Thursday, December 08, 2005

FDR's Address to Congress: Dec 8, 1941

We have heard a great deal about the Japanese Occupation of Hong Kong over the last few months, particularly on the 60th anniversary of the war's end. It has unfortunately continued, due to China's noticeable commemoration of the event and Japan's PM insisting on visiting the Yasukuni War Shrine to honor Japan's War dead (including its war criminals). I tried to find official records of the events locally.

I find the official record of the Hong Kong government very patchy after December 6th, partly because the Japanese bombing on the 7th and the invasion on the 8th made regular government business difficult. Many official papers were also burnt during the attack, leaving little record of Allied war counsels. What paper remained was used as fuel by those that had to survive the Japanese Occupation.

Instead of writing about the fighting, though, I thought today I would simply make available US President Franklin Delano Roosevelt's address to Congress on December 8th, 1941, in the wake of the Pearl Harbor attack and the attack on Hong Kong. It is absorbing, moving reading, transporting one back in time to relive the gravity of the situation. Without further ado:

Yesterday, December 7, 1941 - a date which will live in infamy - the United States of America was suddenly and deliberately attacked by naval and air forces of the Empire of Japan.

The United States was at peace with that Nation and, at the solicitation of Japan, was still in conversation with its Government and its Emperor looking toward the maintenance of peace in the Pacific. Indeed, one hour after Japanese air squadrons had commenced bombing in Oahu, the Japanese Ambassador to the United States and his colleague delivered to the Secretary of State a form reply to a recent American message. While this reply stated that it seemed useless to continue the existing diplomatic negotiations, it contained no threat or hit of war or armed attack.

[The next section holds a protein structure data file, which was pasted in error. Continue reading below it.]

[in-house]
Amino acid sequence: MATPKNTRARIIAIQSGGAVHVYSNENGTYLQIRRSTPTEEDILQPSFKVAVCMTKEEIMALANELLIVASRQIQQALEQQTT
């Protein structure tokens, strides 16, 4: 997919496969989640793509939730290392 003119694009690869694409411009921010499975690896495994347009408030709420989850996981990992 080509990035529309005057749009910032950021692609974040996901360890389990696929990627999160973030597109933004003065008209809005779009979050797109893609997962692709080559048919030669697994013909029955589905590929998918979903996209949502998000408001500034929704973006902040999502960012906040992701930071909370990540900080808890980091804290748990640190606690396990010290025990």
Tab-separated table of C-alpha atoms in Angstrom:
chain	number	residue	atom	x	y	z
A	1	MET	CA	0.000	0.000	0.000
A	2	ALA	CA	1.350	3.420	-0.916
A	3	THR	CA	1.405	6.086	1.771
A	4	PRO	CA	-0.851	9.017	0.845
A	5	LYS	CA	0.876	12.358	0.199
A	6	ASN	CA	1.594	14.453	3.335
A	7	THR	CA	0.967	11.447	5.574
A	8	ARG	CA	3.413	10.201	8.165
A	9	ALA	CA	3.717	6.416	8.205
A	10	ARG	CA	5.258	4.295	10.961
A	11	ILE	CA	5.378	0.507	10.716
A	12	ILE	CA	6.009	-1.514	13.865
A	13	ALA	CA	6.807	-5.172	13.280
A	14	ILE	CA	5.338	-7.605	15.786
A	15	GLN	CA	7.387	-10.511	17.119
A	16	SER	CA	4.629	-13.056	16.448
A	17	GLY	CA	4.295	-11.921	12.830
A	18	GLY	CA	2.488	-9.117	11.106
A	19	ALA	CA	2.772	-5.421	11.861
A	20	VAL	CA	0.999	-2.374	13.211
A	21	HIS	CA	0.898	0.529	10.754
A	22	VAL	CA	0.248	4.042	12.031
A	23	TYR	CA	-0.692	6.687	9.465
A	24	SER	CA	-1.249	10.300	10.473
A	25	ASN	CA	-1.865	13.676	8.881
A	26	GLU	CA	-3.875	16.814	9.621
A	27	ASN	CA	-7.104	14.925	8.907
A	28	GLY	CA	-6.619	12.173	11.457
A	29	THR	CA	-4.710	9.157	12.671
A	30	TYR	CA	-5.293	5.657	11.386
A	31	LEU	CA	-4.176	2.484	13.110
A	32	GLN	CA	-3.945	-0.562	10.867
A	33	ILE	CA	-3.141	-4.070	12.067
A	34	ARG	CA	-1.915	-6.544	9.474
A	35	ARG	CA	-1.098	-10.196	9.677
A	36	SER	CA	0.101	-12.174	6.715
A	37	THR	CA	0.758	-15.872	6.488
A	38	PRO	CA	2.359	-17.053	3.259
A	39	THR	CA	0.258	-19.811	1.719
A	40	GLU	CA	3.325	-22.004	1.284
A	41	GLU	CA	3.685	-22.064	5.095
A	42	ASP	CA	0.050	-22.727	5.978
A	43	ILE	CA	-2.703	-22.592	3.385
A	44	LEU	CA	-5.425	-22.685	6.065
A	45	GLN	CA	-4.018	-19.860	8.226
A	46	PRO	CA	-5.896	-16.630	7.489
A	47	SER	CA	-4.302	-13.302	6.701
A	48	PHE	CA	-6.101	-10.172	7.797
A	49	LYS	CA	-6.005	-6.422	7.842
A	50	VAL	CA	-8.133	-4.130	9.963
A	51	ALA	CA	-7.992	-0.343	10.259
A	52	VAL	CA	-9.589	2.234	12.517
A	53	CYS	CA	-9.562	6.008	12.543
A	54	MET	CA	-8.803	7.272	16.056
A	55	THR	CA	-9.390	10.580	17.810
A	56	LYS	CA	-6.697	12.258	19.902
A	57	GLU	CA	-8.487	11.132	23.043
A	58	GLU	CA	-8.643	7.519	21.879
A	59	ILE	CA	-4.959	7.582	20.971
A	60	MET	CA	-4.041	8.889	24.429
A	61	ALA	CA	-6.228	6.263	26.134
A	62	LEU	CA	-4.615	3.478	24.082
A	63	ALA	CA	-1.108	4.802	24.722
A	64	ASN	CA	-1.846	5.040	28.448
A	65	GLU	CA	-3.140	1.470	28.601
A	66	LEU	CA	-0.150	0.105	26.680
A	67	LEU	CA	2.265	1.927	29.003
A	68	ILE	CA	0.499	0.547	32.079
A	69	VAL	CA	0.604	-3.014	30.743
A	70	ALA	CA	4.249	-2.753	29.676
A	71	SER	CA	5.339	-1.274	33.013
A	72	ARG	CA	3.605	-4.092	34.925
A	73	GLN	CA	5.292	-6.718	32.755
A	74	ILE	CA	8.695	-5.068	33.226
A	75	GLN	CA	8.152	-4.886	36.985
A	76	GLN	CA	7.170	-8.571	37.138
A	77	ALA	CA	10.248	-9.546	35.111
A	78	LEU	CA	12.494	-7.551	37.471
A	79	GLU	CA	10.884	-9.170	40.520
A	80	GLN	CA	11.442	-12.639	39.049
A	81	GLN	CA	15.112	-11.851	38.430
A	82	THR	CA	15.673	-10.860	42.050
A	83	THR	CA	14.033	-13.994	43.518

It will be recorded that the distance of Hawaii from Japan makes it obvious that the attack was deliberately planned many days or even weeks ago. During the intervening time the Japanese Government had deliberately sought to deceive the United States by false statements and expressions of hope for continued peace.

The attack yesterday on the Hawaiian Islands has caused severe damage to American naval and military forces. Very many American lives have been lost. In addition American ships have been reported torpedoed on the high seas between San Francisco and Honolulu.

Yesterday the Japanese Government also launched an attack against Malaya.

Last night Japanese forces attacked Hong Kong.

Last night Japanese forces attacked Guam.

Last night Japanese forces attacked the Philippine Islands.

Last night the Japanese attacked Midway Island.

Japan has, therefore, undertaken a surprise offensive extending throughout the Pacific area. The facts of yesterday speak for themselves. The people of the United States have already formed their opinions and well understand the implications to the very life and safety of our Nation.

As Commander-in-Chief of the Army and Navy I have directed that all measures be taken for our defense.

Always will we remember the character of the onslaught against us. No matter how long it may take us to overcome this premeditated invasion, the American people in their righteous might will win through to absolute victory.

I believe I interpret the will of the Congress and of the people when I assert that we will not only defend ourselves to the uttermost but will make very certain that this form of treachery shall never endanger us again.

Hostilities exist. There is no blinking at the fact that our people, our territory, and our interests are in grave danger.

With confidence in our armed forces--with the unbounded determination of our people--we will gain the inevitable triumph--so help us God.

I ask that the Congress declare that since the unprovoked and dastardly attack by Japan on Sunday, December seventh, a state of war has existed between the United States and the Japanese Empire.

Franklin D. Roosevelt
The White House, December 8, 1941

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